Most of the end user services which use LDAP for authentication/authorization purposes usually feature the following characteristics:

  • The LDAP queries performed target a single entry. The most common query filter is uid=<username> which can be easily indexed (equality index) and normally should only have one candidate entry (which means that the LDAP server can just use the index to find the entry in the database).
  • Only a small percentage (as small as 10-20%) of the total user population is active at any given moment. That means that your cache memory needs not be as large as your database but only as large as your active working set. The user entries in the working set are the ones that will get accessed a lot and increase your cache hit ratio while the rest of the entries might never get accessed or be asked for very infrequently so maintaining a cache memory large enough to keep them is just a waste of memory. For example in the Greek School Network we ‘ve got around 200,000 ldap entries but in a single day only 40,000-50,000 entries will be accessed. That’s 20-25% percent which means that you can get great performance by tuning entry/directory cache to hold 40-50% of the database.  In our case we get 98%(!) entry cache hit ratio with an entry cache size of 60,000 entries.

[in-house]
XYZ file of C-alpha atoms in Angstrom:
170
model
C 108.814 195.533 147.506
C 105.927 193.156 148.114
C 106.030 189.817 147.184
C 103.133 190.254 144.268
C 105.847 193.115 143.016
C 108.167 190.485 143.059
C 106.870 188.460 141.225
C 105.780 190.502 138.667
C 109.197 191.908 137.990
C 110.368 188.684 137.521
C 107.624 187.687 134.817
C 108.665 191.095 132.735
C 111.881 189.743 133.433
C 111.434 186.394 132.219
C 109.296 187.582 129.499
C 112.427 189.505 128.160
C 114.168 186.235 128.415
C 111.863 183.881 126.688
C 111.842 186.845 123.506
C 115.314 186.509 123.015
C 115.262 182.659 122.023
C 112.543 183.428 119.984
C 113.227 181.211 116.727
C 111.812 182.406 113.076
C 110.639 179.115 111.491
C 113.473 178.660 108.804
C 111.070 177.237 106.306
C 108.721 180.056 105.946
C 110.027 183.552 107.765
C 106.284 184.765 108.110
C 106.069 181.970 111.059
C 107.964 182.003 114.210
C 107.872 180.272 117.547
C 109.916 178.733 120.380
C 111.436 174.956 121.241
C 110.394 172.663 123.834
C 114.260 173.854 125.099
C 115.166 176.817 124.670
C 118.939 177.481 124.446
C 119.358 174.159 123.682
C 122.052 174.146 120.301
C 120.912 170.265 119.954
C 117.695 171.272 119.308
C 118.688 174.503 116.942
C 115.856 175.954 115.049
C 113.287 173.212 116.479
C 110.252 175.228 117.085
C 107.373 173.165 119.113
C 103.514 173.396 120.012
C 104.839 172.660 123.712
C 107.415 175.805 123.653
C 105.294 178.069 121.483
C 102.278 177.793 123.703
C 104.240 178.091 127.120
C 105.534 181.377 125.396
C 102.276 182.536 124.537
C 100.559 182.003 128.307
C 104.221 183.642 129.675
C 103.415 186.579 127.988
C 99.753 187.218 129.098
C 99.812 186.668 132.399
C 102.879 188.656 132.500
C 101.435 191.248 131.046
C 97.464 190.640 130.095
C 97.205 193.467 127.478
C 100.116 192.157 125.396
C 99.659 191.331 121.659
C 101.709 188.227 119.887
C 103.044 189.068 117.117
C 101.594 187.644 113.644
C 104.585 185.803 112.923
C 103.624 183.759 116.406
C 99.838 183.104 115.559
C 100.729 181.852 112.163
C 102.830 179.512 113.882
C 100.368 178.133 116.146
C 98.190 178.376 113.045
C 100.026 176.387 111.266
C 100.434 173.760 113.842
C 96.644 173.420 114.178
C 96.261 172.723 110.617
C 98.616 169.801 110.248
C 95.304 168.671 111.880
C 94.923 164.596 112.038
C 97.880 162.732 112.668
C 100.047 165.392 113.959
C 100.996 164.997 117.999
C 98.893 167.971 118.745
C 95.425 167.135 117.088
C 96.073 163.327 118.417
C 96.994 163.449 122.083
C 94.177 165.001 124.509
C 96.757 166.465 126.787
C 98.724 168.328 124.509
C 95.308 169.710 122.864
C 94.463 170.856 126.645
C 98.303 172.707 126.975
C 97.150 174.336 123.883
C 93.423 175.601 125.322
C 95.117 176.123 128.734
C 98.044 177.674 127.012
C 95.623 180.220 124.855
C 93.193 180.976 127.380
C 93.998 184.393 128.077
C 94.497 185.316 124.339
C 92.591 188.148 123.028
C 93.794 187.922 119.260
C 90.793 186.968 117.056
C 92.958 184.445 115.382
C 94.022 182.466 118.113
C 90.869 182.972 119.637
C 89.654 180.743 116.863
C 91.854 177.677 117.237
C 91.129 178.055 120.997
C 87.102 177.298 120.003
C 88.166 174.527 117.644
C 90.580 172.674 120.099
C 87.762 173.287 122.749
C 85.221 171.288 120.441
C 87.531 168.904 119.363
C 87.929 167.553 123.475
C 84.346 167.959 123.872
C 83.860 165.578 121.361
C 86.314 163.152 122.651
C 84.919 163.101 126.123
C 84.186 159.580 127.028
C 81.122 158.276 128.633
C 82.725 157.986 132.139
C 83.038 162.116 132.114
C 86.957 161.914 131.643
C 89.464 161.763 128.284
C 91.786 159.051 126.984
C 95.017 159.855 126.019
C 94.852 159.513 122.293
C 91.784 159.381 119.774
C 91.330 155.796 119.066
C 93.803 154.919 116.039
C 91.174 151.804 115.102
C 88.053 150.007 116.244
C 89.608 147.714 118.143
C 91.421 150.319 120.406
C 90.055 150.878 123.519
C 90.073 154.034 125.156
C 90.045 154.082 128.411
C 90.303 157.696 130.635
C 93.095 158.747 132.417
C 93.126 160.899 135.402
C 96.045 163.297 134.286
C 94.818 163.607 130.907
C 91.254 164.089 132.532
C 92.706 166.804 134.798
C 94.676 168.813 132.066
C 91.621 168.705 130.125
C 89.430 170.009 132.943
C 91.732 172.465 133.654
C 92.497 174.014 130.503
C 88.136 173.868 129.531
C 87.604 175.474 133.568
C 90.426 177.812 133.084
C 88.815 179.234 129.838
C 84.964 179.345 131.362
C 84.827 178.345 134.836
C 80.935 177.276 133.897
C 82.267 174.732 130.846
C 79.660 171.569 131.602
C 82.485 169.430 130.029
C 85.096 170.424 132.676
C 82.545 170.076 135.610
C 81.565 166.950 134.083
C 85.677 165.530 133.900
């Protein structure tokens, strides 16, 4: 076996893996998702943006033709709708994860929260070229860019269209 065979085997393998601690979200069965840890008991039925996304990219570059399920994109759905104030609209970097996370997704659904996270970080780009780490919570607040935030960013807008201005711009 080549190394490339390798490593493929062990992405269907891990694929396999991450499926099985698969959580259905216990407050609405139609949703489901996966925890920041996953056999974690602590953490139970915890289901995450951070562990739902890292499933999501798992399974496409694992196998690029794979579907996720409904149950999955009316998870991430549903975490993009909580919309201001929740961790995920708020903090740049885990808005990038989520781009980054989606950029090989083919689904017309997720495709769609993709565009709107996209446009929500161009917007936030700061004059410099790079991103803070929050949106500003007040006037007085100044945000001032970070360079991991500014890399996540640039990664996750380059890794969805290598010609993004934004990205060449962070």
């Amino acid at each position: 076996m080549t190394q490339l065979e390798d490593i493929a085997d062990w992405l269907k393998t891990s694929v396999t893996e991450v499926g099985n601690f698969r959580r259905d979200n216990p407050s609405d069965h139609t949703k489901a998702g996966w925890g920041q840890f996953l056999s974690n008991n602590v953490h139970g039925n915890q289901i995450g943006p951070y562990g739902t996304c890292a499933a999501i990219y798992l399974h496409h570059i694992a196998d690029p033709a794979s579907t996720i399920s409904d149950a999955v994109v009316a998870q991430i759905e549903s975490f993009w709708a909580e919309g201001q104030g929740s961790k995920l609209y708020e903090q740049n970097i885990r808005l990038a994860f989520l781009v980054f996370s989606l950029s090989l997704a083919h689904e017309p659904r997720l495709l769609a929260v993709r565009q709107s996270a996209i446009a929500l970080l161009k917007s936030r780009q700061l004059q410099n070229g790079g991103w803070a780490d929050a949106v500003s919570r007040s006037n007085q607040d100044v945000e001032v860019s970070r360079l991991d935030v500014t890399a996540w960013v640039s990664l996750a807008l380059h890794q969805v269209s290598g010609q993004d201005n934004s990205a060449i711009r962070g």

Although the above are the usual case, there are a few services that involve much heavier LDAP queries. One common example is mailing lists. We ‘ve got 70,000 teachers so an LDAP query to create a mailing list holding all their emails will hit the All-ID’s threshold (thus will not use an index) and will need to look through the whole entry database. Imagine having to run the same type of query for various other user categories (students, user’s belonging to specific organizational units and so on).  The load on the LDAP server starts getting bigger as well as the total execution time of all queries.

In our 200K user database the id2entry file is 1,3GB and consequently scanning all the database from disk can take quite some time.  That translates to roughly 6KB/entry. If you also take into account the indexes total size (500MB) and a minimum entry cache of around 60,000 entries (~900MB) it’s obvious that you need at least 4GB to keep database on memory and still be able to handle other LDAP queries and return processed entries quickly.